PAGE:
For centuries Vetulonia was a mythological Etruscan city, a famous city of the Etruscan Dodecapoli, an economic, political and artistic power of the time, but of which all traces were completely lost, as if it had vanished. All that remained of Vetulonia were citations in ancient texts, such as the works of Dionysius of Halicarnassus that recalled it as allied with the Latins to oppose Rome in the 7th century BC, or the work of Silius Italico, which told how Rome had taken the symbols of power from Vetulonia: the fasces, the bordered toga and the curule chair (in fact the curule were magistrates endowed with jurisdiction, for whom this so-called saddle or chair was reserved); or Pliny who mentioned Vetulonia in regard to the administrative division of Etruria in the Augustan age.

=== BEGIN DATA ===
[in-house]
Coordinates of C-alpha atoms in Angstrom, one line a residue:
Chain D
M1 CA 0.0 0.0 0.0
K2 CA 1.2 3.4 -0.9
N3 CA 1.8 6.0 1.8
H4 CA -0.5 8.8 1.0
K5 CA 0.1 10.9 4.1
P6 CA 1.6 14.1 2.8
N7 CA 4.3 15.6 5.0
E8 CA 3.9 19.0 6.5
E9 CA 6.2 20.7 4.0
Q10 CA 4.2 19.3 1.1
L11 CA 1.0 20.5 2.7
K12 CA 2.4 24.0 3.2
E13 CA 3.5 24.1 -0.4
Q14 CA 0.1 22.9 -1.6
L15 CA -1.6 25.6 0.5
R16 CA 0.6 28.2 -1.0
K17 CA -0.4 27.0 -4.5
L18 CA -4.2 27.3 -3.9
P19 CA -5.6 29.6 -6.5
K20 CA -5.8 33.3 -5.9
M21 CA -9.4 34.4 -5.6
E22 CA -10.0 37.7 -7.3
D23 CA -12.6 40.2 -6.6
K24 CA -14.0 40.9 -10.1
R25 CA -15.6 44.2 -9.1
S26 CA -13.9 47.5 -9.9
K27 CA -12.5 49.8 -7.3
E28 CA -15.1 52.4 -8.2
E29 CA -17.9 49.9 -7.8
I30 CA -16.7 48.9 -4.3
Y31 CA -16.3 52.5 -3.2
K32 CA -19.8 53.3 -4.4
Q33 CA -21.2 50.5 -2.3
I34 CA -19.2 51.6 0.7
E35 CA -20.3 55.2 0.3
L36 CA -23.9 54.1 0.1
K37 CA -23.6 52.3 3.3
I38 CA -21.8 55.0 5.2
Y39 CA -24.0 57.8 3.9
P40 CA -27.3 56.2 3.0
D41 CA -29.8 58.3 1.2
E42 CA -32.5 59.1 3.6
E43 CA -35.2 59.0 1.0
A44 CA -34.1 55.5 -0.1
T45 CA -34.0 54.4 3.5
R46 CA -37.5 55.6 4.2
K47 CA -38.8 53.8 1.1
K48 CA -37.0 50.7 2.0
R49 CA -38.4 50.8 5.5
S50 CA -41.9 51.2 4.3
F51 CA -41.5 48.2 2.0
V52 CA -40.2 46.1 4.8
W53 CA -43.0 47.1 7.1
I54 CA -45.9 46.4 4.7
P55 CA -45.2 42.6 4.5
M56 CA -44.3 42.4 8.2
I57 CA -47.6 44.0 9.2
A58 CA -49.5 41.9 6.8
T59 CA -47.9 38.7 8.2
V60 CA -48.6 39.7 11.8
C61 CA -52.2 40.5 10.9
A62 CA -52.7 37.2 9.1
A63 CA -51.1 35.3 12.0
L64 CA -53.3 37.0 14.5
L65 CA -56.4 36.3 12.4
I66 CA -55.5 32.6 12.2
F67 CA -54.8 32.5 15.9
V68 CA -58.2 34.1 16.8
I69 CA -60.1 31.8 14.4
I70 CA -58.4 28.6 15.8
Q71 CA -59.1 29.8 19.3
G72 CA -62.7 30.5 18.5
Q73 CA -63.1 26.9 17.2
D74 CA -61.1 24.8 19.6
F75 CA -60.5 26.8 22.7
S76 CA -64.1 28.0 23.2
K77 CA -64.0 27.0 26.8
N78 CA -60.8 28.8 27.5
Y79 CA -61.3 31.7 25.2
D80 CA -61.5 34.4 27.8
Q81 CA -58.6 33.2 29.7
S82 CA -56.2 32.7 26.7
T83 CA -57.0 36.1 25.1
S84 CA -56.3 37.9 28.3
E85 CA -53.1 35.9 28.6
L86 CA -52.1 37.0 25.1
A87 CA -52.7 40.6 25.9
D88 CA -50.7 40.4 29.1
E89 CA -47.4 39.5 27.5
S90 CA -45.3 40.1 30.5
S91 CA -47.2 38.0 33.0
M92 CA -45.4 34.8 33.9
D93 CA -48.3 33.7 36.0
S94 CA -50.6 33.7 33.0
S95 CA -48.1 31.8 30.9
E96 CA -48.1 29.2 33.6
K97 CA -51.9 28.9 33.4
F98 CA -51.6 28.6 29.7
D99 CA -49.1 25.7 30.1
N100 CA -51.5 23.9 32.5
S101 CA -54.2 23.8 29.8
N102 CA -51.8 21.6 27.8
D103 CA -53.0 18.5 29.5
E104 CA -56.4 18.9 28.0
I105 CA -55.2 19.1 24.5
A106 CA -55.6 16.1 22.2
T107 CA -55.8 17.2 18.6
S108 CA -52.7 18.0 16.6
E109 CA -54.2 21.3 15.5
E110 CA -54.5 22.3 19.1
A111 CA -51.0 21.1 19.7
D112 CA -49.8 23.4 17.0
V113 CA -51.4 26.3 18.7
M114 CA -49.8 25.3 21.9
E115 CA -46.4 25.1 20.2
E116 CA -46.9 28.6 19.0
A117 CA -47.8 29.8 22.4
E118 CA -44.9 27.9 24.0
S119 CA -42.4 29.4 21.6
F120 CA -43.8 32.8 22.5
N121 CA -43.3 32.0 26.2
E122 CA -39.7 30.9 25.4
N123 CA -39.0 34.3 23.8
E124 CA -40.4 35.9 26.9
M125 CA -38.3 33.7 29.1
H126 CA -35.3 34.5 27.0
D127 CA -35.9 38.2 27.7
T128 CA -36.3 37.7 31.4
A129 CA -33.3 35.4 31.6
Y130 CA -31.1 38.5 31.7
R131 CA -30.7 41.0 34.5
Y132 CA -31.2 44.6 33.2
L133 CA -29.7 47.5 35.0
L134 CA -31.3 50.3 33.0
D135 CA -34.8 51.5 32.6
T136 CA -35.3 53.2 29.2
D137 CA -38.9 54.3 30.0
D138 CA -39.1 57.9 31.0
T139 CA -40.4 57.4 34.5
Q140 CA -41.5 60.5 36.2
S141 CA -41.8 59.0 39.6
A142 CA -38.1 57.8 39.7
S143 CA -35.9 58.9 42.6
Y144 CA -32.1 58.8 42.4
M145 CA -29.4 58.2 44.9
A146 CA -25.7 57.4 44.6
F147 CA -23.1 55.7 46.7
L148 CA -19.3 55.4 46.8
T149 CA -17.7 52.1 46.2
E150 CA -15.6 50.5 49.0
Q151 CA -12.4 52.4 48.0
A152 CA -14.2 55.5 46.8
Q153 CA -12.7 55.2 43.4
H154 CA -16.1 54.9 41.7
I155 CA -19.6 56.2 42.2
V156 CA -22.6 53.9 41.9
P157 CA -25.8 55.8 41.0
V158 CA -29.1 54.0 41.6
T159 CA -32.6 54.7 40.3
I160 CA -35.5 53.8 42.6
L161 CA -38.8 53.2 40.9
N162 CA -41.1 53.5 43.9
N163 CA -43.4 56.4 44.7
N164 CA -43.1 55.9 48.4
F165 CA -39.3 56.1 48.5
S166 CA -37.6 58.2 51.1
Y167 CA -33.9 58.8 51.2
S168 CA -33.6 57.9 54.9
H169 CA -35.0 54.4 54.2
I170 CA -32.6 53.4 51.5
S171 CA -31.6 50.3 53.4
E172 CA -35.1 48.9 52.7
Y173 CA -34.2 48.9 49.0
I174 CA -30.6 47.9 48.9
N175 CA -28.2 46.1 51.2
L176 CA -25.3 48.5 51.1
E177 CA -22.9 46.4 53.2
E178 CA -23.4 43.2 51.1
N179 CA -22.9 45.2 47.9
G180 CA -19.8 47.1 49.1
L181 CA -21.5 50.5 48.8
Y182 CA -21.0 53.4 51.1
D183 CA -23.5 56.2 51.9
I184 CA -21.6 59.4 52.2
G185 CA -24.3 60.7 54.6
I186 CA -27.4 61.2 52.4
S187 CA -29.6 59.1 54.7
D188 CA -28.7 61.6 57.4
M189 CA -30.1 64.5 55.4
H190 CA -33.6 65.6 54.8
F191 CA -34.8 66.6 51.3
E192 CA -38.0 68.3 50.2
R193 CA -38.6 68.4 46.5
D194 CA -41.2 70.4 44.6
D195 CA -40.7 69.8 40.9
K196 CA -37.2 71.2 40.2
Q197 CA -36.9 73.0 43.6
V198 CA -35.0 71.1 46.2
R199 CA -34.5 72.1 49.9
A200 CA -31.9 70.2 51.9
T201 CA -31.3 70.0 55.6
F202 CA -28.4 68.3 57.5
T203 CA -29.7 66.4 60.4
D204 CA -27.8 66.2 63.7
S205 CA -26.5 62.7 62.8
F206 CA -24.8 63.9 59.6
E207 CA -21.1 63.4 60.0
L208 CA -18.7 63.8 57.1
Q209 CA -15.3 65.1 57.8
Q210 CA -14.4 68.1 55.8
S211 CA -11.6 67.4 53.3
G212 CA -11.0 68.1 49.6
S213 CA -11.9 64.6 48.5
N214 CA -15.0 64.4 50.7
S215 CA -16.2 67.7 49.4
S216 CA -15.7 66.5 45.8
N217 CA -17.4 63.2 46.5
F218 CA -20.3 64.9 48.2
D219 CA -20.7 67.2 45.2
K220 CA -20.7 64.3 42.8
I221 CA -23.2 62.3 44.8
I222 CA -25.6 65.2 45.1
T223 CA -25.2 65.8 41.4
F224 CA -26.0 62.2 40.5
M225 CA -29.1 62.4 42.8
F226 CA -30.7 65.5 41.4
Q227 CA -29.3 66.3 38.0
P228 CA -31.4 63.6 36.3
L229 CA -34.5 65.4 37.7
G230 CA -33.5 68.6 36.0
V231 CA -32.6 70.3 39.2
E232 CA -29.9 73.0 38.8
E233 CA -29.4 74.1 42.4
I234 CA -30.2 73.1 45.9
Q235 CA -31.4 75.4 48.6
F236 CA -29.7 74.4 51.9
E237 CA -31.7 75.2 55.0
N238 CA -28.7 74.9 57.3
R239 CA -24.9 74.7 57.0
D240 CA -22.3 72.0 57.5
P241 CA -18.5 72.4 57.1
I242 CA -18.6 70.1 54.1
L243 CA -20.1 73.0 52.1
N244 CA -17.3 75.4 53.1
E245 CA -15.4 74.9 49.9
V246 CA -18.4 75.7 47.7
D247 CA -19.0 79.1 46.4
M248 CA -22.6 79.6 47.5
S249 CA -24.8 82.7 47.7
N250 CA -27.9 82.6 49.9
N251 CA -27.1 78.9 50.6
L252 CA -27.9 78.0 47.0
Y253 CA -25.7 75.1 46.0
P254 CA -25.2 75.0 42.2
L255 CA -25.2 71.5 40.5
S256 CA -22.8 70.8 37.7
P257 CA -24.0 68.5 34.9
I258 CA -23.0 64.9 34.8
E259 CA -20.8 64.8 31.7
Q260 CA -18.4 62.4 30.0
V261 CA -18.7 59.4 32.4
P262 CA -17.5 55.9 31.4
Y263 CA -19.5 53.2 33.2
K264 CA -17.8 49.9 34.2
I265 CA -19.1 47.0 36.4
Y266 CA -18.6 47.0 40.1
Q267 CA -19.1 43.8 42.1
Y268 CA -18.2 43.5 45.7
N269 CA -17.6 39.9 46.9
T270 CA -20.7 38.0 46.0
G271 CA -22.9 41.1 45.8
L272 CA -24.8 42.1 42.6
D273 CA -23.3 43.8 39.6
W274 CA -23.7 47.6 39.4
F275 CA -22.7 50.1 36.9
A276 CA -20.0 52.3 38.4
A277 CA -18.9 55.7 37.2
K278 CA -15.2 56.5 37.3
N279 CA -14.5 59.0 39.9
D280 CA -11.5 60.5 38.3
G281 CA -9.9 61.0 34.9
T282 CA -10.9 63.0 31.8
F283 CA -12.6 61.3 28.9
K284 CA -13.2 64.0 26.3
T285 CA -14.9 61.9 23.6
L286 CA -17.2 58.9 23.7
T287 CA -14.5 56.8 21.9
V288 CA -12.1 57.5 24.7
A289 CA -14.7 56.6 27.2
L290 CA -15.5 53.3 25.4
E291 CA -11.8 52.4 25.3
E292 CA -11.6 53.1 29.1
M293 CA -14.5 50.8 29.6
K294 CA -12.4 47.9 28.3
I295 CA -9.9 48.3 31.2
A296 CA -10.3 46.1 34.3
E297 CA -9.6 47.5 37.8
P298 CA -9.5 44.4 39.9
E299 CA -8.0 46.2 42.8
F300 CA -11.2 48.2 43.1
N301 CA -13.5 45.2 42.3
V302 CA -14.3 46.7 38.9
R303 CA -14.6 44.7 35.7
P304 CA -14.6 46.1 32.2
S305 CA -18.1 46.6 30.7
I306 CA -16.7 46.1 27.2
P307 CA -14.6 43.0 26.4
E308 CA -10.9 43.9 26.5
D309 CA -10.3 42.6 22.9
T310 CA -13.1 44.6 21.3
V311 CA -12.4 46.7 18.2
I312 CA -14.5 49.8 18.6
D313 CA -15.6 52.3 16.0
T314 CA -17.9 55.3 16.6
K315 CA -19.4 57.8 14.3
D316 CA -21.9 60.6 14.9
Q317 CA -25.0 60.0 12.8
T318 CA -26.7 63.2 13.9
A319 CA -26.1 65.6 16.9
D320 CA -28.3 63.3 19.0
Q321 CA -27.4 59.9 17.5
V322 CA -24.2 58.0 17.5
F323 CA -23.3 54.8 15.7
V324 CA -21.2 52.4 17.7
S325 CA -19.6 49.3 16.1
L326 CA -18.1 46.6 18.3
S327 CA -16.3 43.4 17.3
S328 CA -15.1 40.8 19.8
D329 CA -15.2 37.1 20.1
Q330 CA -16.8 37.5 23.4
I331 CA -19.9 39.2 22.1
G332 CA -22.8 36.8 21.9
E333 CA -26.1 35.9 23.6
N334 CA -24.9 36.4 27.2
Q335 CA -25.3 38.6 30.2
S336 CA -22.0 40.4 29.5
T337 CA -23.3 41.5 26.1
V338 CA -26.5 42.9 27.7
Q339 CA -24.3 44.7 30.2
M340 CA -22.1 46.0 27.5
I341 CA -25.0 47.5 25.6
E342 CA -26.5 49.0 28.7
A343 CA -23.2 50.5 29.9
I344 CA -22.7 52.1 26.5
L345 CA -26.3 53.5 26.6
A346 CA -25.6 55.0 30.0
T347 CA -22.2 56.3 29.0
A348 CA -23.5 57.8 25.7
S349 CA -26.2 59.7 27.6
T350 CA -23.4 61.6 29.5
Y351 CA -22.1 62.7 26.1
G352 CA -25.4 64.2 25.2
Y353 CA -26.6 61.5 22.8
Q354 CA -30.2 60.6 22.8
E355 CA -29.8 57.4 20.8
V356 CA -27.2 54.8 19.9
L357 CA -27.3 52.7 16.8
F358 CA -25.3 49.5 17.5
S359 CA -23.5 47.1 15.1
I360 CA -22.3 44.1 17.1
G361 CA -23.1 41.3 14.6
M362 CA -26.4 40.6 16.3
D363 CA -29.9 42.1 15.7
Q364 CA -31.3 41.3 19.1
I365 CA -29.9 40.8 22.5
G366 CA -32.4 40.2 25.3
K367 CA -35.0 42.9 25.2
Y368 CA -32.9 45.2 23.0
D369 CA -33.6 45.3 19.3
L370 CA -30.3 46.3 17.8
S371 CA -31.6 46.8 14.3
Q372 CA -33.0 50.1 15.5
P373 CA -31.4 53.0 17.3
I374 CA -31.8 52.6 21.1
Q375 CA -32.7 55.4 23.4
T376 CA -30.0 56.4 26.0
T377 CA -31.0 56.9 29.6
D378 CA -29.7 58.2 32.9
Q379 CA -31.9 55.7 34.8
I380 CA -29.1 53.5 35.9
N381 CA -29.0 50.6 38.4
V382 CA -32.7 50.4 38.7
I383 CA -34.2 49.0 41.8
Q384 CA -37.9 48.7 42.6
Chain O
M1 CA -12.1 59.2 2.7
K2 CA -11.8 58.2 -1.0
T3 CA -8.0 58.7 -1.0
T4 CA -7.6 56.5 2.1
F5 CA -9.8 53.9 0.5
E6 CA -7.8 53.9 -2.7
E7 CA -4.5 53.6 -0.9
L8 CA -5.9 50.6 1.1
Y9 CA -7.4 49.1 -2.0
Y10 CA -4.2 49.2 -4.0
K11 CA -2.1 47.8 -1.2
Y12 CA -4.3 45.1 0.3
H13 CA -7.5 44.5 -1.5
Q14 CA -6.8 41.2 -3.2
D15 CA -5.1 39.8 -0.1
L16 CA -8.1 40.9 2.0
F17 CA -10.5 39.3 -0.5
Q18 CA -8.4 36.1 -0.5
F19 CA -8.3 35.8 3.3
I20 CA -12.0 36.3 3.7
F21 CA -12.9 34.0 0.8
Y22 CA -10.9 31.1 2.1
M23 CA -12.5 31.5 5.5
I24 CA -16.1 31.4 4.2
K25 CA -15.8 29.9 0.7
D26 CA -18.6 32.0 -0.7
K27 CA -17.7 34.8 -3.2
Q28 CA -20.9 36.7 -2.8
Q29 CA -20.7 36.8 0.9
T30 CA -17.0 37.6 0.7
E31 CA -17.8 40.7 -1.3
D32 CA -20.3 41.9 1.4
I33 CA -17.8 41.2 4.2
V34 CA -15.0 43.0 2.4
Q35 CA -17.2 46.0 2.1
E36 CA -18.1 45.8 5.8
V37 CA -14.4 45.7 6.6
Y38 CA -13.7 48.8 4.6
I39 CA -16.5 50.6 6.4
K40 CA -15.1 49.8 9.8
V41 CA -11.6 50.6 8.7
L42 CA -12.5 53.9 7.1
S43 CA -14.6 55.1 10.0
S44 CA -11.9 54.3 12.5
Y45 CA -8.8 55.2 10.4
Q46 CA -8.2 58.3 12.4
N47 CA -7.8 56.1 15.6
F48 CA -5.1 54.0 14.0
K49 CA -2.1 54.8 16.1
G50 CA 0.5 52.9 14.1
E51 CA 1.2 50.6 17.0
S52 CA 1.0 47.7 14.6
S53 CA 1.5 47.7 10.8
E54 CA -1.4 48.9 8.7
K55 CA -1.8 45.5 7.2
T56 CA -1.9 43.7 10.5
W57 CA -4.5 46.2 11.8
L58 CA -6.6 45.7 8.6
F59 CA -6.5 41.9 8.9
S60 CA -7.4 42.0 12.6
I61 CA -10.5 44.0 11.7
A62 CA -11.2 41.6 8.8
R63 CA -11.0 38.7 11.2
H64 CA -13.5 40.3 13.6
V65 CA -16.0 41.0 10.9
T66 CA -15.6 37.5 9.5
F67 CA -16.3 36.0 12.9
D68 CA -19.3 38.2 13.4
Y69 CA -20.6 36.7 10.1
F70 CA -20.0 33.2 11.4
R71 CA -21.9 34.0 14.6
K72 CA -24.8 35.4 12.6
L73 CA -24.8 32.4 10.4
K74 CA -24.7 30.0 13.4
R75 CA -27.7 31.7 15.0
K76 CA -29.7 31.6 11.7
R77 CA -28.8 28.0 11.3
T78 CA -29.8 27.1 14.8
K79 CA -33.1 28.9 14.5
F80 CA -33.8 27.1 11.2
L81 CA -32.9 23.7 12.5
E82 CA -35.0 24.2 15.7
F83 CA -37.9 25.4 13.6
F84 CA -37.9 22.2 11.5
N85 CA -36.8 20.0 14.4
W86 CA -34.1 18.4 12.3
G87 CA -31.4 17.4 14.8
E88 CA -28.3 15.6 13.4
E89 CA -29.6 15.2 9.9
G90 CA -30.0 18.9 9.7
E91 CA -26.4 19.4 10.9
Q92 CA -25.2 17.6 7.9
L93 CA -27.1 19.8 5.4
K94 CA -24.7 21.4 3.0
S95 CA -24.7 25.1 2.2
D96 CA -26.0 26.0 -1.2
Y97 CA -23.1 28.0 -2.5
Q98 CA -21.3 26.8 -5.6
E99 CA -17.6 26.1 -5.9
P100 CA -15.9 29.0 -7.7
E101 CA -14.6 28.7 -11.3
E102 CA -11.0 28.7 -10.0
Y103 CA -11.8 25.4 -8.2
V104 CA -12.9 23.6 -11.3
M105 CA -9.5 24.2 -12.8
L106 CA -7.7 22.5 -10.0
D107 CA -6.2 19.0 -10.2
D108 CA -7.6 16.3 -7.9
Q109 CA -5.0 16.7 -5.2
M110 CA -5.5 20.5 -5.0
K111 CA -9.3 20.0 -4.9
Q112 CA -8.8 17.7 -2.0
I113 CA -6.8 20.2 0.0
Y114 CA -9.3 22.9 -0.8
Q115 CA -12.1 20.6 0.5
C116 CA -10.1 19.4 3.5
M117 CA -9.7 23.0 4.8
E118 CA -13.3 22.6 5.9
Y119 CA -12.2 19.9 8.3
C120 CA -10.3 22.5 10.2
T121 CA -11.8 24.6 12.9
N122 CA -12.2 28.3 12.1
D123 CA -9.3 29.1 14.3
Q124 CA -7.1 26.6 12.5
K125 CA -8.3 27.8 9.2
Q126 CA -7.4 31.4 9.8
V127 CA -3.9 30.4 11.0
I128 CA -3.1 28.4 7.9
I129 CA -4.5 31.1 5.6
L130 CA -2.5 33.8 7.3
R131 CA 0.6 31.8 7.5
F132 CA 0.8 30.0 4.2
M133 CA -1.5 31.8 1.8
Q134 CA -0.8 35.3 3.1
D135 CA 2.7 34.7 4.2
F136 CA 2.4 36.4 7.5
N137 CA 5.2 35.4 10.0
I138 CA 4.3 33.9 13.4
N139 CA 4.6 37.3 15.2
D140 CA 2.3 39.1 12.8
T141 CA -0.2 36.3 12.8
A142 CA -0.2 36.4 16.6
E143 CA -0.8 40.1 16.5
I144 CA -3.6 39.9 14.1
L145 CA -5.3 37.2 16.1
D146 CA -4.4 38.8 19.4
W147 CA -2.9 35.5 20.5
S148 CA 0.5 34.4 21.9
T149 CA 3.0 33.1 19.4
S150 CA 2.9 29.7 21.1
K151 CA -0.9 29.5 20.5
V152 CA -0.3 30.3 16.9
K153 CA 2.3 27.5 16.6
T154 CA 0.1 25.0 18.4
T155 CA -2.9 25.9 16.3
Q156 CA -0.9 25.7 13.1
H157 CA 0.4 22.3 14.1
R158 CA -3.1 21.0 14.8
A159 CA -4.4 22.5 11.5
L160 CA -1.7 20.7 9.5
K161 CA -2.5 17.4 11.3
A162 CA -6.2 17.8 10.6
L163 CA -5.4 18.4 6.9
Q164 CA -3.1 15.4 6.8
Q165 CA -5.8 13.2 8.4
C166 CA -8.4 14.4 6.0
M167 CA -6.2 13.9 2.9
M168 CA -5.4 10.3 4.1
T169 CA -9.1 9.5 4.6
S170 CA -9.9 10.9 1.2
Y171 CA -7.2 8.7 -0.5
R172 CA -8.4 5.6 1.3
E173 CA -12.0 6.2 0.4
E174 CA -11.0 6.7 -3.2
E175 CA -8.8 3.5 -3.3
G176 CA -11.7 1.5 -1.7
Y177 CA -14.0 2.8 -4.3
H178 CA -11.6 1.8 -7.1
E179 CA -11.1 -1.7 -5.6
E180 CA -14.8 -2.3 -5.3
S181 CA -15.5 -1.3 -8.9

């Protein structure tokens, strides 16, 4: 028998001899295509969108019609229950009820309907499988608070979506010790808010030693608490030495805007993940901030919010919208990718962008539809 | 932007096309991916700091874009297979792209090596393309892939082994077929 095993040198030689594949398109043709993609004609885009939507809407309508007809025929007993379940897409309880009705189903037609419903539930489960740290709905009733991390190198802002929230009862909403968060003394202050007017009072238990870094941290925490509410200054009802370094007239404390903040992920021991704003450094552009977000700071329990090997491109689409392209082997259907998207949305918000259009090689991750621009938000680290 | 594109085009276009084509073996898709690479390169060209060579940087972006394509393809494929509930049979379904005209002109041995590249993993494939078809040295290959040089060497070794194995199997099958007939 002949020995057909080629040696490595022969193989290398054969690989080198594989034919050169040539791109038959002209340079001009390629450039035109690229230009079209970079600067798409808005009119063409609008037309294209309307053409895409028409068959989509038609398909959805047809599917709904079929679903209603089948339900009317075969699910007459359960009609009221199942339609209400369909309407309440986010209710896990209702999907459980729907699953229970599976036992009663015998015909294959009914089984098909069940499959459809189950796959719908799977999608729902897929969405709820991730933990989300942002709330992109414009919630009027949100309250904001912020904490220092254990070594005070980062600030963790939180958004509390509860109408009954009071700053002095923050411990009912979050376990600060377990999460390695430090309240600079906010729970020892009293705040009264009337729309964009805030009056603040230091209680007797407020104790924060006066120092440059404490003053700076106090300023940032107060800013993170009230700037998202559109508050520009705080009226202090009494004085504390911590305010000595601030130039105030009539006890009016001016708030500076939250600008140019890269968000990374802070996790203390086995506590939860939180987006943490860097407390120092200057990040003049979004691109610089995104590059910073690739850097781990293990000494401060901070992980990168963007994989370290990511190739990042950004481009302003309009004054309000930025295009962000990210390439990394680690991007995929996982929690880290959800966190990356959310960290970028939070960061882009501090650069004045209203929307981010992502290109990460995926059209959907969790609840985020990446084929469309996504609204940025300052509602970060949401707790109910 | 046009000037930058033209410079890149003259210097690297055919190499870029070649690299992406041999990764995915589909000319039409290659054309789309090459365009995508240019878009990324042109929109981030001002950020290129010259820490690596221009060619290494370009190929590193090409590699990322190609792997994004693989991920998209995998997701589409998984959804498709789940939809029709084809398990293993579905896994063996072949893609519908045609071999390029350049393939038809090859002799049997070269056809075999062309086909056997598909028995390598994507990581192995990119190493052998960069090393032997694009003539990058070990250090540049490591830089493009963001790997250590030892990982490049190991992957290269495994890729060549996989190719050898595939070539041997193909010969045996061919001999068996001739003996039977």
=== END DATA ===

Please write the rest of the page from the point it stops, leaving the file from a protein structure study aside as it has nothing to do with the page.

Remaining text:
The visit to Vetulonia can start with the monumental Etruscan tombs found at the foot of the hill that hosts the city. They can be reached by following the well-marked dirt road that goes by the tombs. The Tomb of the Belvedere immediately comes into view, then the Tomb of Pietrera from which the statue of Pietrera comes. Created in 630 BC, it is one of the oldest examples of Etruscan monumental sculpture. Continuing along the road by the tombs, the Tomb of the Diavolino II is next (it should be remembered that the Tomb of Diavolino I was dismantled in 1800 and rebuilt in the garden of the Archaeological Museum in Florence) and finally the Tomb of the Gold Fibula. These tombs date back to the 7th- 6th centuries BC and during the excavations, some true treasures were unearthed: masterpieces of jewellery, oriental vases, carts, helmets, shin guards, shields, spears, statues, gold and silver coins bearing the ancient name Vatl (Vatluna was the Etruscan place name).